It was ugly and we would all do well to remember it the next time we are tempted to slag off somebody behind their backs, or even to their faces when we fancy our chances of humiliating them.
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Message 49 - posted by Lizziedripping, Jan 22, 2007

Lysis. I'm keen to to follow on but I don't think I have the word power. I think you are right anyway.
Pompom head in dictionary and encyclopaedia!
Think I may just start using that c word? Would describe a lot of people I come accross!
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Message 50 - posted by pompomwhiting, Oct 19, 2007

I'll be back.
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Message 51 - posted by lysis, Oct 19, 2007

Is this Pom Schwarzennegger on-line?
Hasta La Vista baby.
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Message 52 - posted by pompomwhiting, Oct 19, 2007

I had the horrible feeling that my thought was lost in the depths of my untidy brain drawer. But here it is. Really more to do with Play but I'm told that this activity is a big part of the process of education. So there we are playing at mothers and fathers, cowboys and indians, Beckham and Bruce Forsythe for instance. Do we appreciate the reality? I believe that my education covered this. Then we come to witnessing youngsters being dropped off at the swimming pool for a training session. Out comes the sports equipment - usually designer. Then the, pretending to be, athlete casually swims one length and reaches for the isotonic drink. Someone tell me that these youngsters know the reality?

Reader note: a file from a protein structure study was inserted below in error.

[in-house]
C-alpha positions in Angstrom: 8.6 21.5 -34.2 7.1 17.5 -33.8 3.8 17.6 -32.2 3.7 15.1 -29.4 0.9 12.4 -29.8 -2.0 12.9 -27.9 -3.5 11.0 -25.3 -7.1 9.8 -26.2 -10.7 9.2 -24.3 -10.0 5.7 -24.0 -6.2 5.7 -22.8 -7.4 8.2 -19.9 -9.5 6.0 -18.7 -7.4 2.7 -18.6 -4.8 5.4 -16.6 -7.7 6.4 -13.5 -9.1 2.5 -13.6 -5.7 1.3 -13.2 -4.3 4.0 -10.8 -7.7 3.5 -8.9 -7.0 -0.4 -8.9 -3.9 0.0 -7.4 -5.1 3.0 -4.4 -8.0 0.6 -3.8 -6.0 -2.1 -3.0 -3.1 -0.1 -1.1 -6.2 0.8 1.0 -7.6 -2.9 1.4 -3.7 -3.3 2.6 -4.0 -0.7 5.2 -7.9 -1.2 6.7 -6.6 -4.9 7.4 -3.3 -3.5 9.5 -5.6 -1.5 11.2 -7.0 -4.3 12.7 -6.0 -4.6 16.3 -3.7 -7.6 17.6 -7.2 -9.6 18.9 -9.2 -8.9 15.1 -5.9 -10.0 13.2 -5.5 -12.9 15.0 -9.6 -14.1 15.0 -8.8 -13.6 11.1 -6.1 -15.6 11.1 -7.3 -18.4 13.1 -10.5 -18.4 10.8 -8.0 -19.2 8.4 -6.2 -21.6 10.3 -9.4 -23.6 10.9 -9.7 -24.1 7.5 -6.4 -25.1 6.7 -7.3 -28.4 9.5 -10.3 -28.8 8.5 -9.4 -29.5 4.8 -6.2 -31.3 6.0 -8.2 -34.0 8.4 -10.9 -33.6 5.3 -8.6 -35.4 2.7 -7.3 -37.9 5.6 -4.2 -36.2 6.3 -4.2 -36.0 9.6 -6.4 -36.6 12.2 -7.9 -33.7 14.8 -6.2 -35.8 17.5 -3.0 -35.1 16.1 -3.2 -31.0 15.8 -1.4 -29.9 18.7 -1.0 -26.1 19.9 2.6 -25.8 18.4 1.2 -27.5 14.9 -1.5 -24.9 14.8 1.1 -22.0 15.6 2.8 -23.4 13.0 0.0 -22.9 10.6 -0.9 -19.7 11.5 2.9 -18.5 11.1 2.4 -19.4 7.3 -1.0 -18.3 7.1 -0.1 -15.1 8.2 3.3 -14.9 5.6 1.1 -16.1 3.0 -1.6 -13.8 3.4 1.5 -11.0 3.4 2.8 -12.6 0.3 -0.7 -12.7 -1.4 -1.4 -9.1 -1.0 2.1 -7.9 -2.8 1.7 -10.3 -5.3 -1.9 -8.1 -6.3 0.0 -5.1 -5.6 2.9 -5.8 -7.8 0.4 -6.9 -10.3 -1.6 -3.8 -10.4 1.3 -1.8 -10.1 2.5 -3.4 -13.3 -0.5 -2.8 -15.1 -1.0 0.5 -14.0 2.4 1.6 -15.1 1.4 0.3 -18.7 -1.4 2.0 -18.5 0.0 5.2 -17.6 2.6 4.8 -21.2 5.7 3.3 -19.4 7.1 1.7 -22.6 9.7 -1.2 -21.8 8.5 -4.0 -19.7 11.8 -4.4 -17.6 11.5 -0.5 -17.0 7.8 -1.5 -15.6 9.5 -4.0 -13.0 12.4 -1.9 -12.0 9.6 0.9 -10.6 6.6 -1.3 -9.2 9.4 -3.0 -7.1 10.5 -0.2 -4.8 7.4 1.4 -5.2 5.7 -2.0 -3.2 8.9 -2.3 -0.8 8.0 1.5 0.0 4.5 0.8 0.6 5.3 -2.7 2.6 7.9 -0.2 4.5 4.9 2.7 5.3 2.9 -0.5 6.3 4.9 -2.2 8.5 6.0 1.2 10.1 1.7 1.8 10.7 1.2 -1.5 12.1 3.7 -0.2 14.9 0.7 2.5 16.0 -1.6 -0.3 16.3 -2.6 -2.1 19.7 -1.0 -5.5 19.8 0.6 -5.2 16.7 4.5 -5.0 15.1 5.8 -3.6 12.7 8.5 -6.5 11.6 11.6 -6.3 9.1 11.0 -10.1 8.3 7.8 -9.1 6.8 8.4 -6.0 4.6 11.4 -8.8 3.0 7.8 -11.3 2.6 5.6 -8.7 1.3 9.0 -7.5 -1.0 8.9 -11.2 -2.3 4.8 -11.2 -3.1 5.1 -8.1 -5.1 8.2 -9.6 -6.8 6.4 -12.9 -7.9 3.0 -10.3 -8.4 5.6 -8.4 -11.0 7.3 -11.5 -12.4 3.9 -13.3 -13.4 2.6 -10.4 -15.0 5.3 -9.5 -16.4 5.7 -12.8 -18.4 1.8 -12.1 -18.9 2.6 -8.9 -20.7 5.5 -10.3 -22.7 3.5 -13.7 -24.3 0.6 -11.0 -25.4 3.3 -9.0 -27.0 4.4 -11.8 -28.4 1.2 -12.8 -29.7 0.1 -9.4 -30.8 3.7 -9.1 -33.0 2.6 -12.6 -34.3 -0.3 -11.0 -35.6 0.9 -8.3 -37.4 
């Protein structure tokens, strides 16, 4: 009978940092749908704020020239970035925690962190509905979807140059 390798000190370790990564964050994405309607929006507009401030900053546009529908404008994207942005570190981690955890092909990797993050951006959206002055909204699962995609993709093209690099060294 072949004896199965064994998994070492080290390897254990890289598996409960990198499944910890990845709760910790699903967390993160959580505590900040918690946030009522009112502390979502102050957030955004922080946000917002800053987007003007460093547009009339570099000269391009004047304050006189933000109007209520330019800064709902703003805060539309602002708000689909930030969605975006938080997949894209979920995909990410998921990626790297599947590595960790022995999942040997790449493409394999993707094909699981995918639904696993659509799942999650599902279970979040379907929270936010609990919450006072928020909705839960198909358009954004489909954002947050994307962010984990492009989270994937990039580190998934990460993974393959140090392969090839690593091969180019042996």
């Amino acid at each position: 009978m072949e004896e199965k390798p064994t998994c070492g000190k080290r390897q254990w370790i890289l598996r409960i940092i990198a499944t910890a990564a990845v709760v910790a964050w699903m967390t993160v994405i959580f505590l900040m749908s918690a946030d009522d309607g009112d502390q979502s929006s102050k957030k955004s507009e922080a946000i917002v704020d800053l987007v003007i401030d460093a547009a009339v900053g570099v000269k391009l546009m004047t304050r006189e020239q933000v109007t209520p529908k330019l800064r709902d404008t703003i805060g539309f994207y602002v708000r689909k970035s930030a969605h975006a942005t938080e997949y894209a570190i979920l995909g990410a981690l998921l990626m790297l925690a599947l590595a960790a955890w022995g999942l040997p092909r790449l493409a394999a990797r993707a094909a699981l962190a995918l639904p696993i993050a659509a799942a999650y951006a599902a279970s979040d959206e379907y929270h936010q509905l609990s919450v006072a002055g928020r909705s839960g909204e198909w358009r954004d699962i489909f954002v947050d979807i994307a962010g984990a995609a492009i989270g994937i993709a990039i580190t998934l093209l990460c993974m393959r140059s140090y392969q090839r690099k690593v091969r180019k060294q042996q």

Pom now wondering if this should have been left at the bottom of the drawer?
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Message 53 - posted by pompomwhiting, Oct 26, 2007

Daniel Kawcznski M.P. for Shrewsbury doesn't think that Telford and Wrekin should have more Government money for education?

Cheek. Telford wants a posh school like Shrewsbury.

Pom doesn't believe that Thomas Telford School is posh enough.